Thank you for all of your comments the other day. Isn't it great to know that other people's children do the same thing? My gosh. That entire day was pretty funny though, in retrospect. Oh, the healing power of laughter.
Yesterday was surprisingly warm and sunny (I think it was in the 50's), so we took a walk to the nearest playground. This was our first walk all together on our own since Billy was born.
I had to stop to take a look at them all before we left. Hey! I have a lot of kids! (Am I old enough to have that many?! I'm pretty sure I'm only 19 or 20-ish...)
As is always the case with small children, our walk was slow and peppered with stops to look at things, but if it had not been for the boys, I would never have been able to notice these beautiful Snowdrops (?) blooming:
Or this brilliantly green patch of grass:
(Max has been perfecting his "candid photo shot" face -- my husband does the same thing. I'll be waiting for the face to change to some more attractive expression, and all the while, they've frozen in the oddest "caught at a bad time" look on purpose. Terrible. But how does a 3-year-old come up with this?)
There is nothing like spring; to me, no other season can compare to the joy of newness and growing, brand new tender plants poking through previously frozen soil. The air smells different at this time of year, fresh and clear.
By the time we'd reached the playground (took us about 30 minutes even though it would take an adult 15 minutes at most), they were so warm that they took their jackets off to run around. They got cold after a bit, but the promise of spring is definitely in the air.
I felt like my brain was rinsed clean; I breathed in the fresh air deeply; it was so good for the children to be able to run free.
I brought along my sock in progress and realized that the last time I'd really worked on it was last year, when the weather was warm, and the children were playing outside. I love the portability of being able to tuck the ball of wool under my arm and get a few rows accomplished while watching the children play. Knitting this sock indoors, however (unless I'm on the phone and need something truly mindless), nearly makes me itchy. I just have no desire to do it. I suppose that means I've become a Playground Sock Knitter. Well. That wasn't all that mindbending, but there it is. (And sock knitting used to be all that I could ever think about!)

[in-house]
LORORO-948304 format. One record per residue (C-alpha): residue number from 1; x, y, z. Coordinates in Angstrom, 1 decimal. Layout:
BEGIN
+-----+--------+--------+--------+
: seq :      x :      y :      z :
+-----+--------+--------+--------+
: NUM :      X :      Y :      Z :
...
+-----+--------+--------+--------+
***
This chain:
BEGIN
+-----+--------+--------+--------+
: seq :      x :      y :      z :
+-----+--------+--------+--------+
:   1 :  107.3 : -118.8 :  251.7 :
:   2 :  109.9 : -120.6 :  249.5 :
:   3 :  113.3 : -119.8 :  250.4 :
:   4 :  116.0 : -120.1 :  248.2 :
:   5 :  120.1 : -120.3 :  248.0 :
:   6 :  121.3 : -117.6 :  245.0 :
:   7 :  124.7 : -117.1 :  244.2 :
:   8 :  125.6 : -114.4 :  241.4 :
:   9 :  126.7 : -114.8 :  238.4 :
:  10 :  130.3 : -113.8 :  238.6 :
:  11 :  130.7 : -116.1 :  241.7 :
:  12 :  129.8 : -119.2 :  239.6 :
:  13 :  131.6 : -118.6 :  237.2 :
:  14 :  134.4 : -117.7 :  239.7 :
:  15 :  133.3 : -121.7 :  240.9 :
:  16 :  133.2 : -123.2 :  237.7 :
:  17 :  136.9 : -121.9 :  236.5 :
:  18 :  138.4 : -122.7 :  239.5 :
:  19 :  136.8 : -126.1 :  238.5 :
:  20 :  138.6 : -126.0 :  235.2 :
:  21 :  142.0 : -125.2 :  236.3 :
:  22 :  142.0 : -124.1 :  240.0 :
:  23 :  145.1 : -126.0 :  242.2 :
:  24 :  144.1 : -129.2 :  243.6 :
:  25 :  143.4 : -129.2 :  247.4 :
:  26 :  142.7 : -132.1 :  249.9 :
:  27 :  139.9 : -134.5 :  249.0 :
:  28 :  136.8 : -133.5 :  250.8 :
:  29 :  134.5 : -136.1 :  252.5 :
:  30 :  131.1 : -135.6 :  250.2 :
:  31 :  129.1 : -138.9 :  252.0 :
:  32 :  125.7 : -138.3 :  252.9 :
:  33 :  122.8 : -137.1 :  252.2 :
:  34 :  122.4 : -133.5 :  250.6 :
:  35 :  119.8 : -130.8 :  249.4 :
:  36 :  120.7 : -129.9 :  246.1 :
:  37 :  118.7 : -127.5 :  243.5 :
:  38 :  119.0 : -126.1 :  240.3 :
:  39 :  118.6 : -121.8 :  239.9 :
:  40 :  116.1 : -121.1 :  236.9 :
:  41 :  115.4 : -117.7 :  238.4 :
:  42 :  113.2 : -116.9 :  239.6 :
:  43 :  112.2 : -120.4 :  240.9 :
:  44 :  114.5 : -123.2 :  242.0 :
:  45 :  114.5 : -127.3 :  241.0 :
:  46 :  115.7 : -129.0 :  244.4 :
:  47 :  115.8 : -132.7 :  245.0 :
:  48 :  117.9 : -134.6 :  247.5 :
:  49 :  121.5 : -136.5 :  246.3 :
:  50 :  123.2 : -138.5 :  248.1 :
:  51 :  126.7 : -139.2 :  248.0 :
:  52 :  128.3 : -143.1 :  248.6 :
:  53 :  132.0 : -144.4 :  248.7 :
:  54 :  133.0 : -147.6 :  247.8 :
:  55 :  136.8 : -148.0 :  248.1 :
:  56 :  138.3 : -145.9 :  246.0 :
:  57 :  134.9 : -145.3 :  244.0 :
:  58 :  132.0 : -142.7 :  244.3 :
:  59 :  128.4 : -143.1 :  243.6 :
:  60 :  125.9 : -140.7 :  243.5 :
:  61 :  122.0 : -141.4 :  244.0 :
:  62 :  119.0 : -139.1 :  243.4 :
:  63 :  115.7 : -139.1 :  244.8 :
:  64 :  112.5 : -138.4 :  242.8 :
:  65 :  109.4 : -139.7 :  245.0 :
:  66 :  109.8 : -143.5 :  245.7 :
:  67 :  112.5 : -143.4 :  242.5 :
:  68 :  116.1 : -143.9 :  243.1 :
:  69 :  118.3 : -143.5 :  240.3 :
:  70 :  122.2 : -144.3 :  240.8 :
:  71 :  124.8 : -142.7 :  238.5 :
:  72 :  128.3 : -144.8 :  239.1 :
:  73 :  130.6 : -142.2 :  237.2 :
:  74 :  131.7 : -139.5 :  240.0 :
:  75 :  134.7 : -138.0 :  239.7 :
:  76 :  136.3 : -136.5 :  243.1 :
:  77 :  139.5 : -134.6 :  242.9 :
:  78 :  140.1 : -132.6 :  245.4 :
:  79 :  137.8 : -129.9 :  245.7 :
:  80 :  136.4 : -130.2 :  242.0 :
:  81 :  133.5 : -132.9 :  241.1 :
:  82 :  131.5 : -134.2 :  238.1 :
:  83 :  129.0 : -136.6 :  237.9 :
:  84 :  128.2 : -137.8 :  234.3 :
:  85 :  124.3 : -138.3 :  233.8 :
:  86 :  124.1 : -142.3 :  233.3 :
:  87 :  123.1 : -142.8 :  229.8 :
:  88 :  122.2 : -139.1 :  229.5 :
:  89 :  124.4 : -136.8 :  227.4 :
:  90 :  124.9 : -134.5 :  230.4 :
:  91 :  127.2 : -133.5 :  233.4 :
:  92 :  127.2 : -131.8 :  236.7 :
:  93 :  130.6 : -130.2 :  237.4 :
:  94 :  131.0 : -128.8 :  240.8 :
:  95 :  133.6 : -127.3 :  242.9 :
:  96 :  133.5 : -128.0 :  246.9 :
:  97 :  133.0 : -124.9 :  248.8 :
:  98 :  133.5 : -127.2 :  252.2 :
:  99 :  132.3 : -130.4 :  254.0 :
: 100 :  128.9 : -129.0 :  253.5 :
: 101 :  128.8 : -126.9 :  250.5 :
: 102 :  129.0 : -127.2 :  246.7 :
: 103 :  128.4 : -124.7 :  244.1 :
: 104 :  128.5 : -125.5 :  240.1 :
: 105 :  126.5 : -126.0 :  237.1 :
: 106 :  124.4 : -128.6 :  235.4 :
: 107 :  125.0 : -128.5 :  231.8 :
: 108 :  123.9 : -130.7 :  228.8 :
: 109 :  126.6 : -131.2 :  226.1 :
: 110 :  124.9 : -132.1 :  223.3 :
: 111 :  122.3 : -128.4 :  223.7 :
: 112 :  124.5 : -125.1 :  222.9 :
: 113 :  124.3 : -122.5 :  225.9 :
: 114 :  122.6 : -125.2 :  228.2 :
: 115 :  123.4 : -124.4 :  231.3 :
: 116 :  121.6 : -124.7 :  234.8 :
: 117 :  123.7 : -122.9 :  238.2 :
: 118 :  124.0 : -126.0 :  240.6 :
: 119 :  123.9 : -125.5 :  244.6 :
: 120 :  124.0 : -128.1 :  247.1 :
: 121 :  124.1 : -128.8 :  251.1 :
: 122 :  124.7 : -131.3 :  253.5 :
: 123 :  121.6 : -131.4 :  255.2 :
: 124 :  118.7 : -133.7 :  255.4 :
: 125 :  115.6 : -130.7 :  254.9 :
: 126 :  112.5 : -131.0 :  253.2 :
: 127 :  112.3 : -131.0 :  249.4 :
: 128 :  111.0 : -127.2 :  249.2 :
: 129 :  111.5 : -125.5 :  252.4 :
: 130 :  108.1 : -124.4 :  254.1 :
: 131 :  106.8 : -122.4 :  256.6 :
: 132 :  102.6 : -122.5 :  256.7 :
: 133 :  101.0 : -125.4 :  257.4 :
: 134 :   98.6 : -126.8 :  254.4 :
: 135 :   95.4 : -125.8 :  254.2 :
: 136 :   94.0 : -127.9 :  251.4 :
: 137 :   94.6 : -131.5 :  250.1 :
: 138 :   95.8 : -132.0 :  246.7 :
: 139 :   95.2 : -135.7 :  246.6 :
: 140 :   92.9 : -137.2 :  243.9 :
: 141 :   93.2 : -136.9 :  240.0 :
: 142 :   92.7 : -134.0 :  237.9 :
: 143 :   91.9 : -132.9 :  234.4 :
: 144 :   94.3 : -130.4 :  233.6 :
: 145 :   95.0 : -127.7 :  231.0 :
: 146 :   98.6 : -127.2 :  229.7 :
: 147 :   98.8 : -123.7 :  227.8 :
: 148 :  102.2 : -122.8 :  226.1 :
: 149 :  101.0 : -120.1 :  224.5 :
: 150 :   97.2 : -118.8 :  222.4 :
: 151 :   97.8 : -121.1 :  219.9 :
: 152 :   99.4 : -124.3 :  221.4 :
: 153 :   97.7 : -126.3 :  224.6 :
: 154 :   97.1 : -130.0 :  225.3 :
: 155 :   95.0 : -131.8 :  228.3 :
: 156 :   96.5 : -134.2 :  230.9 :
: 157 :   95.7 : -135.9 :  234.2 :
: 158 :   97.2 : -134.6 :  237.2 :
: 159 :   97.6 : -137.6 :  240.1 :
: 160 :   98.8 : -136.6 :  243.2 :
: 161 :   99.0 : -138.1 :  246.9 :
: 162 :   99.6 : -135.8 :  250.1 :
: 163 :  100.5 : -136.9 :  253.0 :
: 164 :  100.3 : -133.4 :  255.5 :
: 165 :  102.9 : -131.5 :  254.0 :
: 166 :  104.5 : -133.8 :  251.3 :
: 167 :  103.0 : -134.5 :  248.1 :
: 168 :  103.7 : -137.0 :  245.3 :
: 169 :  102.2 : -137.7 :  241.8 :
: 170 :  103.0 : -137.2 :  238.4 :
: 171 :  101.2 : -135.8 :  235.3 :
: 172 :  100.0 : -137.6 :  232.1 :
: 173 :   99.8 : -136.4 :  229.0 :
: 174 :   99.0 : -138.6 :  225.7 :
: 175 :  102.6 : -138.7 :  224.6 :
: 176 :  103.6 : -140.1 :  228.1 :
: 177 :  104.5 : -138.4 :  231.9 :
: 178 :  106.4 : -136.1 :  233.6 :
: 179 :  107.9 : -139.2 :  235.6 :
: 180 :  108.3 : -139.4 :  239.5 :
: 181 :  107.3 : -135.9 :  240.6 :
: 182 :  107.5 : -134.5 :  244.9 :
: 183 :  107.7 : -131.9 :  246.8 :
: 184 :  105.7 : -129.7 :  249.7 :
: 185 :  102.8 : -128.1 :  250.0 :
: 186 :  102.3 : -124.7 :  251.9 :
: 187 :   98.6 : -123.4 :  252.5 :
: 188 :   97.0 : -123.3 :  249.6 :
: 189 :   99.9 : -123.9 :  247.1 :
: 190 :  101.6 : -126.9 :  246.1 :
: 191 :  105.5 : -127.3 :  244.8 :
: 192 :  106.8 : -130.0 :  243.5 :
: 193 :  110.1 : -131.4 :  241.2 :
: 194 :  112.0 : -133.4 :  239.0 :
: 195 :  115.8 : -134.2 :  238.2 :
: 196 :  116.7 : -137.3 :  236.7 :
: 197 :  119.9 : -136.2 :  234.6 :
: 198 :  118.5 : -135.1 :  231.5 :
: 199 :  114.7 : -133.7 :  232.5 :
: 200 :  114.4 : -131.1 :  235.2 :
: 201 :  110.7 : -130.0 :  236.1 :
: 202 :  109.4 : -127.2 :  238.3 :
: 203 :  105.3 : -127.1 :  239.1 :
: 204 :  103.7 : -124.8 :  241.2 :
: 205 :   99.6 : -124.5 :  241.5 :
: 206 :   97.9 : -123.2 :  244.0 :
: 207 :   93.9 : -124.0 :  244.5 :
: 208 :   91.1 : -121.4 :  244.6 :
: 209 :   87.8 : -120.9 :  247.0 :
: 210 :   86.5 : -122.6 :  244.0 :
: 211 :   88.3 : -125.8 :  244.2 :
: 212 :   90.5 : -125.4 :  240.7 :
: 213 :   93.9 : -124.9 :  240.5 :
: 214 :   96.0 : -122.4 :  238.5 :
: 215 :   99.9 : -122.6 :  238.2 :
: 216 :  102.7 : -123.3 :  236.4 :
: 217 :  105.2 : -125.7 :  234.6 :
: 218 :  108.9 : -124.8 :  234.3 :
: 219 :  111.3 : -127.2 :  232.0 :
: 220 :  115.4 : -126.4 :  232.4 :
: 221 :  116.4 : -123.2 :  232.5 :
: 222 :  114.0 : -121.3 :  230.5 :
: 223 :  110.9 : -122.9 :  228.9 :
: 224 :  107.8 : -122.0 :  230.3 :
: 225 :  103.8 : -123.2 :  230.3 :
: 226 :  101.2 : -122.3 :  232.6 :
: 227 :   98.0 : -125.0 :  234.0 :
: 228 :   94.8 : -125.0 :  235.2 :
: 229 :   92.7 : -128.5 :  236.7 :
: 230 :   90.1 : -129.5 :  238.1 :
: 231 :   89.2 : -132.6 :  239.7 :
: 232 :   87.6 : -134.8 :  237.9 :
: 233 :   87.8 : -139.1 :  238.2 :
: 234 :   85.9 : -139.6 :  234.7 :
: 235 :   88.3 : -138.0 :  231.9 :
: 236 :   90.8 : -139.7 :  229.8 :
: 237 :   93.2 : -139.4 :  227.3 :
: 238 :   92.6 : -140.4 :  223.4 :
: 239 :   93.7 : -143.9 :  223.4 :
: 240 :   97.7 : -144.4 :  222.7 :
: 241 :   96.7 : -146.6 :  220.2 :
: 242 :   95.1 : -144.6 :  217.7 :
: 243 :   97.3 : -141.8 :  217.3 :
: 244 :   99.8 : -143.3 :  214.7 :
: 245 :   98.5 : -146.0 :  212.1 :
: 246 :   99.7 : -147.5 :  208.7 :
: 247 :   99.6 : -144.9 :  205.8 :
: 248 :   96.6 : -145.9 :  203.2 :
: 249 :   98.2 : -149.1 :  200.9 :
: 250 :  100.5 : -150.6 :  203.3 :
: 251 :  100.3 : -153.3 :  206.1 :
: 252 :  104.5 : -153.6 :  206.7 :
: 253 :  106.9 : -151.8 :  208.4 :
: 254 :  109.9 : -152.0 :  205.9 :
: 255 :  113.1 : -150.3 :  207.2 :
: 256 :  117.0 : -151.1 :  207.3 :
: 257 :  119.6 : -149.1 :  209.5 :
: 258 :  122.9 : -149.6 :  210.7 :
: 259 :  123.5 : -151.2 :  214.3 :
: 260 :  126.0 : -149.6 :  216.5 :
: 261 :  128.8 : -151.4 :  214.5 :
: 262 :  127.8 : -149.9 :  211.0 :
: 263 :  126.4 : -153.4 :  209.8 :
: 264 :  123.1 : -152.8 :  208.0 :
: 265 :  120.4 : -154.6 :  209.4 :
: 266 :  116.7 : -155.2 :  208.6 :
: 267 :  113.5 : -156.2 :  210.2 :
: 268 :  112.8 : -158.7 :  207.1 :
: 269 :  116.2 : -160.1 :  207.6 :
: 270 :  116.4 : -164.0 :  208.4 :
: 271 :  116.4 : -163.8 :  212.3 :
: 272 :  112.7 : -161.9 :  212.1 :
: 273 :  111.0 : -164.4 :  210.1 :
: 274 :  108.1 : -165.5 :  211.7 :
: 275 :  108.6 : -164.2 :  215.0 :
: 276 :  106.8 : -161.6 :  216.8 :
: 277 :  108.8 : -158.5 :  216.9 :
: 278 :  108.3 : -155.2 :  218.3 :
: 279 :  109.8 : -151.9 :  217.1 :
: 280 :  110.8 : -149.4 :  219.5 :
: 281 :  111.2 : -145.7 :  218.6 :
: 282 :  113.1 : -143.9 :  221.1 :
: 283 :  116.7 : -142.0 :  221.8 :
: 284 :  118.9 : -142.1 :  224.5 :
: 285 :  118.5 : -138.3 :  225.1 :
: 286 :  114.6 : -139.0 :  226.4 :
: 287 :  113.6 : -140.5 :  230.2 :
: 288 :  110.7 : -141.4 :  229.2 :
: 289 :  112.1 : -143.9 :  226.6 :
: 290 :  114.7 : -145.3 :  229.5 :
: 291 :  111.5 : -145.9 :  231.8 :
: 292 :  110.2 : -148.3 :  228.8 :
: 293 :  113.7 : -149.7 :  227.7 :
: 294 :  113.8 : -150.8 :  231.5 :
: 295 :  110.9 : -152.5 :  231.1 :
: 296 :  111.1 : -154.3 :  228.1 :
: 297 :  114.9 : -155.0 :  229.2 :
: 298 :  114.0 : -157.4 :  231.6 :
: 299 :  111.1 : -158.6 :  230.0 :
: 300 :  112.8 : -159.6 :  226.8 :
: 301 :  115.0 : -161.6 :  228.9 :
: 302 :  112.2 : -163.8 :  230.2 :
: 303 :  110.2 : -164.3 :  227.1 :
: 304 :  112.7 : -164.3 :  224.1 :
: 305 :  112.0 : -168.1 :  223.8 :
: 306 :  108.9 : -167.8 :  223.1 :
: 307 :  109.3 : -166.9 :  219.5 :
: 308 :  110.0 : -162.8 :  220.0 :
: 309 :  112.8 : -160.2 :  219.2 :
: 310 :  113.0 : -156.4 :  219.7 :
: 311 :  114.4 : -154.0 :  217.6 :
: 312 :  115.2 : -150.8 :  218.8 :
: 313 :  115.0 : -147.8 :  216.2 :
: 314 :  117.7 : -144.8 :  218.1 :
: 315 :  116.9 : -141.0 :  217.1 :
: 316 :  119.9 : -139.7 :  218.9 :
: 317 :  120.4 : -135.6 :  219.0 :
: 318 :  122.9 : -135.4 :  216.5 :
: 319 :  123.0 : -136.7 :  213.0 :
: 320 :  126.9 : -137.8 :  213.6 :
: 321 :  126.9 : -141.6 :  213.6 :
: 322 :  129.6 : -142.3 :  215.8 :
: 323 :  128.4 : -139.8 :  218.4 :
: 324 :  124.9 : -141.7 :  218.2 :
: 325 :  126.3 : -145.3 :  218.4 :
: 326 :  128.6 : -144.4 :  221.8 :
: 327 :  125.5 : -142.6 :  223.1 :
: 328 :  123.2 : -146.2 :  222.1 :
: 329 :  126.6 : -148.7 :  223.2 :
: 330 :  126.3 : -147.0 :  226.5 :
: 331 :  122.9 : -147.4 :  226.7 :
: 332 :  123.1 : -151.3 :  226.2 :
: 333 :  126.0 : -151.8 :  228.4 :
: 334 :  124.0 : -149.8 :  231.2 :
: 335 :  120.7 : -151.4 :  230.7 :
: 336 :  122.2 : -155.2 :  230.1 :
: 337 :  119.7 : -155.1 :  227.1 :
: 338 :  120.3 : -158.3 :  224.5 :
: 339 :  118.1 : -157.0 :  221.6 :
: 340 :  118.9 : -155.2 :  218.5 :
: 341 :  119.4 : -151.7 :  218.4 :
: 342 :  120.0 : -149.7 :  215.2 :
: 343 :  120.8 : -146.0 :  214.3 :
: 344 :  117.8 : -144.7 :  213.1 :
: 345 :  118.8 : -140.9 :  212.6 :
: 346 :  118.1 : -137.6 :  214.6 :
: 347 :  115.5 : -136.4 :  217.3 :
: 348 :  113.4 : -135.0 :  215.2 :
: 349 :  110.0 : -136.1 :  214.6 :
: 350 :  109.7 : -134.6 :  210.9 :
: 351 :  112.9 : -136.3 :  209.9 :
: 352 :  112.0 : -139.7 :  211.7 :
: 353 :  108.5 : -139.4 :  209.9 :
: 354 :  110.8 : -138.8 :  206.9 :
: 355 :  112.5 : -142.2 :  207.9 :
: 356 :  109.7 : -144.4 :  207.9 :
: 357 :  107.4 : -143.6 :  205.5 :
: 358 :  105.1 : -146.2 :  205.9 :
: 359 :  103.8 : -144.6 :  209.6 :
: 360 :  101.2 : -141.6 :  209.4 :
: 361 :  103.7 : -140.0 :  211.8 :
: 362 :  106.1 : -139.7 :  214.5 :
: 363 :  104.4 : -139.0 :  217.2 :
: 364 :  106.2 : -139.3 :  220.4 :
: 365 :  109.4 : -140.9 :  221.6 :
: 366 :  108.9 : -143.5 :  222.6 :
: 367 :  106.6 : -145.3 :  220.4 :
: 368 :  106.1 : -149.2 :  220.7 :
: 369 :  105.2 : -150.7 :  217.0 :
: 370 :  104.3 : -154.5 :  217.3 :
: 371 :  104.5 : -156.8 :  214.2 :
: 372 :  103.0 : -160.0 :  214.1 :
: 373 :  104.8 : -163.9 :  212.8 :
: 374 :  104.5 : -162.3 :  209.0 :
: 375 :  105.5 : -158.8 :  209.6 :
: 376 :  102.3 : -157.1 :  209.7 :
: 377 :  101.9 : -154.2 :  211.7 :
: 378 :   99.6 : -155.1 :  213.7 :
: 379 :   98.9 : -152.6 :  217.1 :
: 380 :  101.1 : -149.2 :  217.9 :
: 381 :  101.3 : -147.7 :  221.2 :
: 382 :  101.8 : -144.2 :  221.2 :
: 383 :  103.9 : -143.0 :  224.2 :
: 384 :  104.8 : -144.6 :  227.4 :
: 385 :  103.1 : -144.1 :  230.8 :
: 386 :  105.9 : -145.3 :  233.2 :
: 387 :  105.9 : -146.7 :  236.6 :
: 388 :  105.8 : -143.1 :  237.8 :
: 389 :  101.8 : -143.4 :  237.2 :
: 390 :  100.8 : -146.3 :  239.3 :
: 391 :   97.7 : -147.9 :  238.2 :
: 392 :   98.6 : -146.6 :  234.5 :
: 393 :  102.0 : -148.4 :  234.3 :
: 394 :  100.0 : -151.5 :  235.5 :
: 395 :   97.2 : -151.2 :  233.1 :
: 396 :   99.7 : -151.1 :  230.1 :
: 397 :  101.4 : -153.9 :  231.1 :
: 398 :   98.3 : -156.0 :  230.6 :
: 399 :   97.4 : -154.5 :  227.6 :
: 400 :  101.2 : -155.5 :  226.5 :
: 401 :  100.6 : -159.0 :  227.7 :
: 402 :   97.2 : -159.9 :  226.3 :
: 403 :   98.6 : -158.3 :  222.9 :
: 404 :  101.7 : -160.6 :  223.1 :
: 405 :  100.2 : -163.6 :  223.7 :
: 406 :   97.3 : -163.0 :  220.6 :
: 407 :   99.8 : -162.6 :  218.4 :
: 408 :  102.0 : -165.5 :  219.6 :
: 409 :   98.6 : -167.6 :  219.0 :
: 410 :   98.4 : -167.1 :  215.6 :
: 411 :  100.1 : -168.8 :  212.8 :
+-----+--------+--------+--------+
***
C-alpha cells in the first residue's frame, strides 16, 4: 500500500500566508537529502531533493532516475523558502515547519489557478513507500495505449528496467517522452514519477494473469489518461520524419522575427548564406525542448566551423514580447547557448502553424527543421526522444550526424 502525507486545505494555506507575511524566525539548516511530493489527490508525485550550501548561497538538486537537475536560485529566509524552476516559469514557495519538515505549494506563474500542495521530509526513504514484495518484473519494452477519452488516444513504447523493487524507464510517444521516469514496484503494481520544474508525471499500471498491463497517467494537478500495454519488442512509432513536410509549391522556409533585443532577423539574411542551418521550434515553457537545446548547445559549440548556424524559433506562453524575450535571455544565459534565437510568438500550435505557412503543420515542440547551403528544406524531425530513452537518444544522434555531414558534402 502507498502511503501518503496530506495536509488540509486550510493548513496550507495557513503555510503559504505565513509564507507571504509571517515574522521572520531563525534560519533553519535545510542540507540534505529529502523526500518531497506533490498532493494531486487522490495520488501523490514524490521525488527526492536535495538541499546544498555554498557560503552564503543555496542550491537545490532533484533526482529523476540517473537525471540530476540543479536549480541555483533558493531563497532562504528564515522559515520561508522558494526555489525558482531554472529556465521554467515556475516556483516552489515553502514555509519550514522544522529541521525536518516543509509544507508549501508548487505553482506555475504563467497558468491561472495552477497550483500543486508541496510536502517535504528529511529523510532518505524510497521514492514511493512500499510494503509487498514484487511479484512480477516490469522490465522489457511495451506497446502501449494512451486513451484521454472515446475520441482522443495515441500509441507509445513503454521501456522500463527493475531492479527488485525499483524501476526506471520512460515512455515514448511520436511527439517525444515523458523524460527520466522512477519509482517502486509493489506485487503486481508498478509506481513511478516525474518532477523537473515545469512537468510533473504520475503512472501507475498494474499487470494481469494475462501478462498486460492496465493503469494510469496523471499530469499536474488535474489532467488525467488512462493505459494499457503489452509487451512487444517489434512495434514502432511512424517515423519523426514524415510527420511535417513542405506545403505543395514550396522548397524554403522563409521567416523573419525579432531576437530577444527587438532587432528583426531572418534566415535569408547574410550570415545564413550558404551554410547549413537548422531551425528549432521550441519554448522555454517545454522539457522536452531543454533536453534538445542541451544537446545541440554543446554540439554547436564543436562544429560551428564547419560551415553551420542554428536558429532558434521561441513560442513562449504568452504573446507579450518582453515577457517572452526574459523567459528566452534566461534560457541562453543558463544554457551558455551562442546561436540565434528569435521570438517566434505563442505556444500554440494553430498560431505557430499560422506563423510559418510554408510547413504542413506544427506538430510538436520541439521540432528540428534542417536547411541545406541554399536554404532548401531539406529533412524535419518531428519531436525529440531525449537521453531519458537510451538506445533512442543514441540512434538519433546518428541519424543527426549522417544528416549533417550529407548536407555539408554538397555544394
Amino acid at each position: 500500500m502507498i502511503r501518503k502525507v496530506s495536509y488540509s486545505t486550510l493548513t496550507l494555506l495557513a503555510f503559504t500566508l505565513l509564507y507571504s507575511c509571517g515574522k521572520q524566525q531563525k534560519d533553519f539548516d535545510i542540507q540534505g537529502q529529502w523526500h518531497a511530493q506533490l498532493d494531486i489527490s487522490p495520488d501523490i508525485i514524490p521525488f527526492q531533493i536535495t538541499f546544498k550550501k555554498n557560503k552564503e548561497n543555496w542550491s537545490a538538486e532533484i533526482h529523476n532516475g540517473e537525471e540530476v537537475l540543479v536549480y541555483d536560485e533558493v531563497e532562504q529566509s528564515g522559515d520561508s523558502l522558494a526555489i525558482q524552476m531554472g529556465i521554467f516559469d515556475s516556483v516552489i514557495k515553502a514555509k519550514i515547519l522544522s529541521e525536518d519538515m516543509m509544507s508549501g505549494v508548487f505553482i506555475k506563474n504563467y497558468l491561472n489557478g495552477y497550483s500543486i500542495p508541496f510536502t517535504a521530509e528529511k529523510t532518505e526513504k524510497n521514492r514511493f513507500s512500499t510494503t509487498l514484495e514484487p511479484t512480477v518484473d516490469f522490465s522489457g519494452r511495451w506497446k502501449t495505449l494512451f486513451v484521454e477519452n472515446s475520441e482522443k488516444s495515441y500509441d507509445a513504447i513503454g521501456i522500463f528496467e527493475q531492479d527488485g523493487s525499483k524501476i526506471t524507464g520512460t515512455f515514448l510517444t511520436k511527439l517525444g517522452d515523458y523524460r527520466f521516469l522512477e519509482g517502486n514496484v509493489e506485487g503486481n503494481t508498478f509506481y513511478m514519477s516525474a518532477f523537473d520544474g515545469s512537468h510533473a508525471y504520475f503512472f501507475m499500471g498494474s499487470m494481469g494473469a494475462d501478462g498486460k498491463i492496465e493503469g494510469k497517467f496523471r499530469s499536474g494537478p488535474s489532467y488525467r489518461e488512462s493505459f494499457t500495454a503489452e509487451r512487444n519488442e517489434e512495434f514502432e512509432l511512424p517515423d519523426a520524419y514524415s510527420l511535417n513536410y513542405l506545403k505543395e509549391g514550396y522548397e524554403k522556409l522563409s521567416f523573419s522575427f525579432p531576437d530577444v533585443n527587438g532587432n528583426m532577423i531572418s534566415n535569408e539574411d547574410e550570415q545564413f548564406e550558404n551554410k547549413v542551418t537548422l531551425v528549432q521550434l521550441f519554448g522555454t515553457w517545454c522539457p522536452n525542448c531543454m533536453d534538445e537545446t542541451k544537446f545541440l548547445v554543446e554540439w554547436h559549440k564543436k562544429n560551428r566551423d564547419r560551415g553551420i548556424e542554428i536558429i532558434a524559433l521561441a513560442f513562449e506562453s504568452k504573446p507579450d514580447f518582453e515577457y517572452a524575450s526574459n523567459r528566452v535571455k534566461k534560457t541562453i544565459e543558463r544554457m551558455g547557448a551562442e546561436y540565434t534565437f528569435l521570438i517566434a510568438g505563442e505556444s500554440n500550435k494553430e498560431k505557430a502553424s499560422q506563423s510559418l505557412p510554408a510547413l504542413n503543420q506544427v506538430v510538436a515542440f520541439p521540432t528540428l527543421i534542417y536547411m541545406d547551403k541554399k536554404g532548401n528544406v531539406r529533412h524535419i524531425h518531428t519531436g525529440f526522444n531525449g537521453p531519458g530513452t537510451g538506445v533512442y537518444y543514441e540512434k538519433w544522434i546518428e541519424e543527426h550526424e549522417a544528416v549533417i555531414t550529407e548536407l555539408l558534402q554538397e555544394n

It is not to be imagined, of course, that I even got one single stitch in -- Billy woke up to nurse the second I pulled the knitting out, but it was nice to have it there, on the bench next to me, just in case. Comforting, somehow.
The day at the playground was not entirely roses, of course -- there was a minor incident which involved Daisy making a dash through the gate for the road and being virtually tackled by Max. Although he probably saved her life, the blood curdling screams she offered up to the neighbors probably suggested otherwise.
When we got home, she created yet another scene in the stairwell that is best not remembered, but suffice to say it brought out more than one of the neighbors, one of whom thankfully scooped her up and just carried her up, no questions asked.
After this week of varied struggles and joy, I began to wonder: what would the brilliant, gorgeous moments be without the bitter? Without the struggles of toddler wrangling, and preschool rebellion and moments where I'm Pretty Sure I Might Just Die Right Here, how sweet would the lovely moments really be? In the end, I have four beautiful, healthy and strong children that I love more than my own life. Even on the worst of days, I have it pretty good. I am blessed beyond anything that I could deserve.
With my head full of these musings, today has been a day for spinning.
When I want to quiet my mind and just be, feeling the tug and spring of wool passing through my fingers is just the thing. During naptime today I finished up 2 ounces of the 4 from my February Southern Cross Fibre Club: Love Over Gold.
I plan to start the next 2 ounces tonight. This is my first time spinning Polwarth, and the glow of the fiber is particularly alluring. I look forward to seeing this yarn finished! It'll be woven into a scarf for my mom.